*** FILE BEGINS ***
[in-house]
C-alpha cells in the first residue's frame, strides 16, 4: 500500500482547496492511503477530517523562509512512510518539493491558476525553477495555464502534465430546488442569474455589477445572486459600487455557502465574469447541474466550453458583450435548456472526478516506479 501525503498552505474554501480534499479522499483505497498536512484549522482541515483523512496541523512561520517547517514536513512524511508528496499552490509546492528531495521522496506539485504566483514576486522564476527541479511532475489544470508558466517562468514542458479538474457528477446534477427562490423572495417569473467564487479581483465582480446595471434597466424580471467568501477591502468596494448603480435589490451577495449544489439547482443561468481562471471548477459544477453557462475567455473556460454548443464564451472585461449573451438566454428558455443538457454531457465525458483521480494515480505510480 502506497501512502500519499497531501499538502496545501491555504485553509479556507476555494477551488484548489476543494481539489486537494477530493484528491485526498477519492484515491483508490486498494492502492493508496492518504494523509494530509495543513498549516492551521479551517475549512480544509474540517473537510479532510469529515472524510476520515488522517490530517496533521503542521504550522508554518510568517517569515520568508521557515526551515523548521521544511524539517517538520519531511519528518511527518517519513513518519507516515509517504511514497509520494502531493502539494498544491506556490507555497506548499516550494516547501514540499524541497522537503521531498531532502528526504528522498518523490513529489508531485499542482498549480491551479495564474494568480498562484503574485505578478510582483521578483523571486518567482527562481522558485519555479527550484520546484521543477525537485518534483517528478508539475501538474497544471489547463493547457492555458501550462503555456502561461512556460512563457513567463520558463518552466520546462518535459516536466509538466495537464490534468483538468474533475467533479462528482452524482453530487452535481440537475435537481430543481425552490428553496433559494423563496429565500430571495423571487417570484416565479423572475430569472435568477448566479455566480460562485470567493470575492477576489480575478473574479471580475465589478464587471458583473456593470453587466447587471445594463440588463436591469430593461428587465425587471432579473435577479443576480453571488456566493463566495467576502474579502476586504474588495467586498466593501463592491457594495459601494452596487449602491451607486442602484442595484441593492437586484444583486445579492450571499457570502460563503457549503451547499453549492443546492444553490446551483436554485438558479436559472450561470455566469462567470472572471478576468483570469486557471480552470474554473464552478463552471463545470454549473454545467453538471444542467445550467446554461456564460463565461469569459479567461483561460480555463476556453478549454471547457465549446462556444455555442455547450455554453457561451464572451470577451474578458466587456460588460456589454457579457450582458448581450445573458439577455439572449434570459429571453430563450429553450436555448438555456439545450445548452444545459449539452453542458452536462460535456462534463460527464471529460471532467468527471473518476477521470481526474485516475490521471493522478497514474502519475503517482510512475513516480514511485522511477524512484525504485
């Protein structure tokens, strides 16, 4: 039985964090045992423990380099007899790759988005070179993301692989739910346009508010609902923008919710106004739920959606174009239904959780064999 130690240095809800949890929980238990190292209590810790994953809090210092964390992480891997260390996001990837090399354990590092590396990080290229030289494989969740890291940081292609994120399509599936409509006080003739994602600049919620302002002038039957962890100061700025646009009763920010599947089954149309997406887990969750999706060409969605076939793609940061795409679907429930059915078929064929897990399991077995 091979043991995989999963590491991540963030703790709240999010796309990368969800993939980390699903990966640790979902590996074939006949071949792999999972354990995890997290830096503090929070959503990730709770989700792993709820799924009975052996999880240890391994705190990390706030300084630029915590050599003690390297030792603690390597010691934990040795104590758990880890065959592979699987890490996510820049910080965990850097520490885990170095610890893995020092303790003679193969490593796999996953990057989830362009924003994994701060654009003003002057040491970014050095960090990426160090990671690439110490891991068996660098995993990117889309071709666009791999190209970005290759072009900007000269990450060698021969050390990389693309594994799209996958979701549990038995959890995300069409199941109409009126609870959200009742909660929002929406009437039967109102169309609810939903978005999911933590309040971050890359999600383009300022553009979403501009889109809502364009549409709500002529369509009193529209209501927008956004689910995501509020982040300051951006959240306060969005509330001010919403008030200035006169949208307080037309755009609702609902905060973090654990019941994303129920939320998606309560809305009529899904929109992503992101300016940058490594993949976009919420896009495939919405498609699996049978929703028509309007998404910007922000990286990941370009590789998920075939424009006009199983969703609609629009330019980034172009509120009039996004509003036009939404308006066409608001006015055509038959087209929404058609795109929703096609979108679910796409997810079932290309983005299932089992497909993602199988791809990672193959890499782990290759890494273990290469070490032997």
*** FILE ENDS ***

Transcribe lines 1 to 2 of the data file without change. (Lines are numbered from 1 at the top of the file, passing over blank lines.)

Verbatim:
[in-house]
C-alpha cells in the first residue's frame, strides 16, 4: 500500500482547496492511503477530517523562509512512510518539493491558476525553477495555464502534465430546488442569474455589477445572486459600487455557502465574469447541474466550453458583450435548456472526478516506479 501525503498552505474554501480534499479522499483505497498536512484549522482541515483523512496541523512561520517547517514536513512524511508528496499552490509546492528531495521522496506539485504566483514576486522564476527541479511532475489544470508558466517562468514542458479538474457528477446534477427562490423572495417569473467564487479581483465582480446595471434597466424580471467568501477591502468596494448603480435589490451577495449544489439547482443561468481562471471548477459544477453557462475567455473556460454548443464564451472585461449573451438566454428558455443538457454531457465525458483521480494515480505510480 502506497501512502500519499497531501499538502496545501491555504485553509479556507476555494477551488484548489476543494481539489486537494477530493484528491485526498477519492484515491483508490486498494492502492493508496492518504494523509494530509495543513498549516492551521479551517475549512480544509474540517473537510479532510469529515472524510476520515488522517490530517496533521503542521504550522508554518510568517517569515520568508521557515526551515523548521521544511524539517517538520519531511519528518511527518517519513513518519507516515509517504511514497509520494502531493502539494498544491506556490507555497506548499516550494516547501514540499524541497522537503521531498531532502528526504528522498518523490513529489508531485499542482498549480491551479495564474494568480498562484503574485505578478510582483521578483523571486518567482527562481522558485519555479527550484520546484521543477525537485518534483517528478508539475501538474497544471489547463493547457492555458501550462503555456502561461512556460512563457513567463520558463518552466520546462518535459516536466509538466495537464490534468483538468474533475467533479462528482452524482453530487452535481440537475435537481430543481425552490428553496433559494423563496429565500430571495423571487417570484416565479423572475430569472435568477448566479455566480460562485470567493470575492477576489480575478473574479471580475465589478464587471458583473456593470453587466447587471445594463440588463436591469430593461428587465425587471432579473435577479443576480453571488456566493463566495467576502474579502476586504474588495467586498466593501463592491457594495459601494452596487449602491451607486442602484442595484441593492437586484444583486445579492450571499457570502460563503457549503451547499453549492443546492444553490446551483436554485438558479436559472450561470455566469462567470472572471478576468483570469486557471480552470474554473464552478463552471463545470454549473454545467453538471444542467445550467446554461456564460463565461469569459479567461483561460480555463476556453478549454471547457465549446462556444455555442455547450455554453457561451464572451470577451474578458466587456460588460456589454457579457450582458448581450445573458439577455439572449434570459429571453430563450429553450436555448438555456439545450445548452444545459449539452453542458452536462460535456462534463460527464471529460471532467468527471473518476477521470481526474485516475490521471493522478497514474502519475503517482510512475513516480514511485522511477524512484525504485